During this loan approval process, it's important to keep your finances and credit in order. Your lender will pull your credit right before closing to make sure there haven't been any negative events that would affect your ability to make mortgage payments. Avoid any large purchases - no furniture for the new place yet, no new credit lines, and for goodness sake, don't show up to closing in your brand new BMW!
Communication is the key to a smooth transaction. The deadlines that the buyer and seller hold each other to are not technically deadlines for anyone else - not inspector, nor appraiser, nor lender. It's a good idea to check in with these parties if at all possible while you are deciding on deadlines. It's also important to work with an experienced Realtor who not only knows the ins and outs of the process, but also has good relationships with service providers who want to maintain the trust they've built. The earlier snags can be discovered, the easier they are to fix.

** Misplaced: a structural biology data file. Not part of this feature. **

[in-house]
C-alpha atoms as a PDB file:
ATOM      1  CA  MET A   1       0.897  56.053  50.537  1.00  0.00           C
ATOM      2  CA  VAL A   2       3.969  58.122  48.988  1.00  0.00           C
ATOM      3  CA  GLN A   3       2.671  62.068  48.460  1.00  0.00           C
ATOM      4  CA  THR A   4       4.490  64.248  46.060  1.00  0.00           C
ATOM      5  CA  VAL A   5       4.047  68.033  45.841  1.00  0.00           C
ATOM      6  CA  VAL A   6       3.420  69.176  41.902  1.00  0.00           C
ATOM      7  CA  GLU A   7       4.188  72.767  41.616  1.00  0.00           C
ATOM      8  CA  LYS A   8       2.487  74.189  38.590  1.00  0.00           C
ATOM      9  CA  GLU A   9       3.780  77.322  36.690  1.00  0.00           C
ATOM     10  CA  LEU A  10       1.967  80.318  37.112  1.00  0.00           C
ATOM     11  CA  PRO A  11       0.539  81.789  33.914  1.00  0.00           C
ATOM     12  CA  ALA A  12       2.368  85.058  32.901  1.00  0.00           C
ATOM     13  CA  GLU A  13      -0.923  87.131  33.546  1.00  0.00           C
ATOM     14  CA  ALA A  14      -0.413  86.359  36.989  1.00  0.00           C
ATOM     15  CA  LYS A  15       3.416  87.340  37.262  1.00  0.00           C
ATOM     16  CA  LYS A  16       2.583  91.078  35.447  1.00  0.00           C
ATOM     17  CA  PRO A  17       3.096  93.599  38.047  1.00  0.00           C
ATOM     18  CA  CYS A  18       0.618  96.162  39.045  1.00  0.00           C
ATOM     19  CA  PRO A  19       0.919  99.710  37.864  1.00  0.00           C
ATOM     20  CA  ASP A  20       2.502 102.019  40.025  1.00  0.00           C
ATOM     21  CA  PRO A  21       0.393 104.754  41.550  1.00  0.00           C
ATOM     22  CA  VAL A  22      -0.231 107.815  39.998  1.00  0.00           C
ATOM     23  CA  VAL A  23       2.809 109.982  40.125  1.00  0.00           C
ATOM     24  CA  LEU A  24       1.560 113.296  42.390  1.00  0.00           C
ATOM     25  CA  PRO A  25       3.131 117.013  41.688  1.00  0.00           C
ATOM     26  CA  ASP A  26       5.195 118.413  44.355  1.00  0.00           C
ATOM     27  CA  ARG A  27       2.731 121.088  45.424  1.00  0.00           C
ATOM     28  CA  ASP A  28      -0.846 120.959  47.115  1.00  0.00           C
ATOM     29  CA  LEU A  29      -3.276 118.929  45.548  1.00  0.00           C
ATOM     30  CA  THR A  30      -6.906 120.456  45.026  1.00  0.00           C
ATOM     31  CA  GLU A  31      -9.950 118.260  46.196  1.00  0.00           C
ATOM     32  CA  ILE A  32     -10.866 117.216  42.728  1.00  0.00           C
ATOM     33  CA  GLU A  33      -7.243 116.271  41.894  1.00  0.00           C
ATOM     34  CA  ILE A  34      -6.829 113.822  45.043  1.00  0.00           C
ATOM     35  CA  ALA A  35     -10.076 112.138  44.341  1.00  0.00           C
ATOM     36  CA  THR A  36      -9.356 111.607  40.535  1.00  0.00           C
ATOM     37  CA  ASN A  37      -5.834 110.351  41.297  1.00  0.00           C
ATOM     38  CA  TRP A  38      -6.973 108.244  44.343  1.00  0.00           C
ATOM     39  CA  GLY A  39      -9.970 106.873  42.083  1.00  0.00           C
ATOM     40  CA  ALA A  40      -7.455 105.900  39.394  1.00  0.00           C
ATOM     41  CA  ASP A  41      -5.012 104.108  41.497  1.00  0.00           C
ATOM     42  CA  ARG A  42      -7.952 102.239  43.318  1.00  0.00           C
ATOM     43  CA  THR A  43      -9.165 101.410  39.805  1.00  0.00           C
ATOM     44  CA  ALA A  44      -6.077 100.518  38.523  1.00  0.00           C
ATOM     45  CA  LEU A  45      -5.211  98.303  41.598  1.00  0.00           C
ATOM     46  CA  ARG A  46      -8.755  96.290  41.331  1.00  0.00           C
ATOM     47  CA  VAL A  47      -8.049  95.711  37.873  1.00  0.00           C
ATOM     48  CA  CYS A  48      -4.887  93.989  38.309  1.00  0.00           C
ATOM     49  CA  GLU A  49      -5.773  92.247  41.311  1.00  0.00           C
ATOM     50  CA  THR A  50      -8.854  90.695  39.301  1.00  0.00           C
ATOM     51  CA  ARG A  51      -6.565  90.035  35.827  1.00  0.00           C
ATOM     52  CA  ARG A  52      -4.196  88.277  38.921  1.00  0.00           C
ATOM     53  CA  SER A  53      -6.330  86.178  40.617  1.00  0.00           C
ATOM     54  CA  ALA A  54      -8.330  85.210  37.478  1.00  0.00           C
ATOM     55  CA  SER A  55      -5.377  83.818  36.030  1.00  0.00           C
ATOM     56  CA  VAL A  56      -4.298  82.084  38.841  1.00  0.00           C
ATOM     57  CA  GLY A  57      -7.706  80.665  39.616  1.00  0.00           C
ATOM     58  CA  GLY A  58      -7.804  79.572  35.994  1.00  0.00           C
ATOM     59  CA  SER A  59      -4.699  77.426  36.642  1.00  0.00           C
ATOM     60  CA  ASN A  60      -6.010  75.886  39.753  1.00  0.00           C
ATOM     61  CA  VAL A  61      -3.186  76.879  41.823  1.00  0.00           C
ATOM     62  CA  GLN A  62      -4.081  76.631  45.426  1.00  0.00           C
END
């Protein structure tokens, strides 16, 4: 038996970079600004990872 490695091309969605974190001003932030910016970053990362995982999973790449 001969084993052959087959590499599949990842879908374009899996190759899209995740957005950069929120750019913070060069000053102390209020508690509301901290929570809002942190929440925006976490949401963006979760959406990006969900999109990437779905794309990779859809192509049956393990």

It's the one. You got that little spike of excitement when you walked in the front door, and the rest of the house was just as wonderful. You've studied the comps I've provided to decide on an offer price, you have your pre-qualification letter and your earnest money check is ready. Time to fill in the blanks on the Colorado Contract to Buy and Sell.
There are a few things to think about as you're working out the details of your offer. How long has the property been listed? If it's a great house and it's brand new to the market, there may be other offers being prepared as well as yours. How competitive do you want to be? If the house has languished on the market for a while, you may be able to negotiate a better discount or terms. When do you need to close and move in? If that's not that important to you, can you find out what the seller would prefer to make your offer more palatable?Do you need to ask for closing costs from the seller? Perhaps you have the down payment but can't afford anymore costs up front. Keep in mindthat the seller will subtract those costs from the purchase price when he is figuring out his net gain from the sale.